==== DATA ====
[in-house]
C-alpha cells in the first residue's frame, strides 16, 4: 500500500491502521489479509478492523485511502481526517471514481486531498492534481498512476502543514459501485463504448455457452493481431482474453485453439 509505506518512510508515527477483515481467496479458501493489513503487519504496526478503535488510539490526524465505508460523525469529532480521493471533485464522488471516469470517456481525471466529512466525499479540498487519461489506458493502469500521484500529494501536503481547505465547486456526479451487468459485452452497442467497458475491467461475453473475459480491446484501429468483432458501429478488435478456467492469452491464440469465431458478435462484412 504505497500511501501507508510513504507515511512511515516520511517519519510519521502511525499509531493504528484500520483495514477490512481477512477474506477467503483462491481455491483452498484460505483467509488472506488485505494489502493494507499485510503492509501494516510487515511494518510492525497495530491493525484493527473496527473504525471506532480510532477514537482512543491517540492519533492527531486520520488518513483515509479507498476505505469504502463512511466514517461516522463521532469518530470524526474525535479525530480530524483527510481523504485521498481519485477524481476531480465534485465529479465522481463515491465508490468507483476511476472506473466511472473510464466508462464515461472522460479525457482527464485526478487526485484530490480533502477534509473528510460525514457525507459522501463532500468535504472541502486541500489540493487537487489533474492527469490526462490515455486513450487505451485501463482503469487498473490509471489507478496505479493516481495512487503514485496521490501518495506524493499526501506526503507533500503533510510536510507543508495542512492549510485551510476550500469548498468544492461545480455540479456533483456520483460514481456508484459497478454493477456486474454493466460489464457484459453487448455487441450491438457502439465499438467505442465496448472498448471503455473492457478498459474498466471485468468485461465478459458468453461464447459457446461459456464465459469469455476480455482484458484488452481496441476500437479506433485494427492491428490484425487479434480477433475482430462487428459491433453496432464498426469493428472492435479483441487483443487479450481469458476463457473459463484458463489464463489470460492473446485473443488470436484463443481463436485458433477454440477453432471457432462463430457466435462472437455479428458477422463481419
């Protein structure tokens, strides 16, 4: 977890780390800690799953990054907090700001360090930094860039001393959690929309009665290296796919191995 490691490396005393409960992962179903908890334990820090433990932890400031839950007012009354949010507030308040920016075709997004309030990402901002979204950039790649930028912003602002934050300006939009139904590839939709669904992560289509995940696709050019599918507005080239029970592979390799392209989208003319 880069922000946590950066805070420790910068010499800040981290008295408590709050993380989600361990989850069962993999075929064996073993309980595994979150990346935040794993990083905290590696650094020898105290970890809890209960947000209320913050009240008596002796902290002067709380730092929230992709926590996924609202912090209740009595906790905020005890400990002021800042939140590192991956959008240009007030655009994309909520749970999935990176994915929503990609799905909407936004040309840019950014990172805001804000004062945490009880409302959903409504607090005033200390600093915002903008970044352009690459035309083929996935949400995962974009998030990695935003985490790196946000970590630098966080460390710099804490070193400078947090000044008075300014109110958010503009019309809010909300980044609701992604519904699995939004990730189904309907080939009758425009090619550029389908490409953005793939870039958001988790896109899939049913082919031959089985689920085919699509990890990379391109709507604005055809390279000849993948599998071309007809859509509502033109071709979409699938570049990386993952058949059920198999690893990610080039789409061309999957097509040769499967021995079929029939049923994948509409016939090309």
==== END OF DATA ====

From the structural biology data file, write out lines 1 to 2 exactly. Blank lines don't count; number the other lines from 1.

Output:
[in-house]
C-alpha cells in the first residue's frame, strides 16, 4: 500500500491502521489479509478492523485511502481526517471514481486531498492534481498512476502543514459501485463504448455457452493481431482474453485453439 509505506518512510508515527477483515481467496479458501493489513503487519504496526478503535488510539490526524465505508460523525469529532480521493471533485464522488471516469470517456481525471466529512466525499479540498487519461489506458493502469500521484500529494501536503481547505465547486456526479451487468459485452452497442467497458475491467461475453473475459480491446484501429468483432458501429478488435478456467492469452491464440469465431458478435462484412 504505497500511501501507508510513504507515511512511515516520511517519519510519521502511525499509531493504528484500520483495514477490512481477512477474506477467503483462491481455491483452498484460505483467509488472506488485505494489502493494507499485510503492509501494516510487515511494518510492525497495530491493525484493527473496527473504525471506532480510532477514537482512543491517540492519533492527531486520520488518513483515509479507498476505505469504502463512511466514517461516522463521532469518530470524526474525535479525530480530524483527510481523504485521498481519485477524481476531480465534485465529479465522481463515491465508490468507483476511476472506473466511472473510464466508462464515461472522460479525457482527464485526478487526485484530490480533502477534509473528510460525514457525507459522501463532500468535504472541502486541500489540493487537487489533474492527469490526462490515455486513450487505451485501463482503469487498473490509471489507478496505479493516481495512487503514485496521490501518495506524493499526501506526503507533500503533510510536510507543508495542512492549510485551510476550500469548498468544492461545480455540479456533483456520483460514481456508484459497478454493477456486474454493466460489464457484459453487448455487441450491438457502439465499438467505442465496448472498448471503455473492457478498459474498466471485468468485461465478459458468453461464447459457446461459456464465459469469455476480455482484458484488452481496441476500437479506433485494427492491428490484425487479434480477433475482430462487428459491433453496432464498426469493428472492435479483441487483443487479450481469458476463457473459463484458463489464463489470460492473446485473443488470436484463443481463436485458433477454440477453432471457432462463430457466435462472437455479428458477422463481419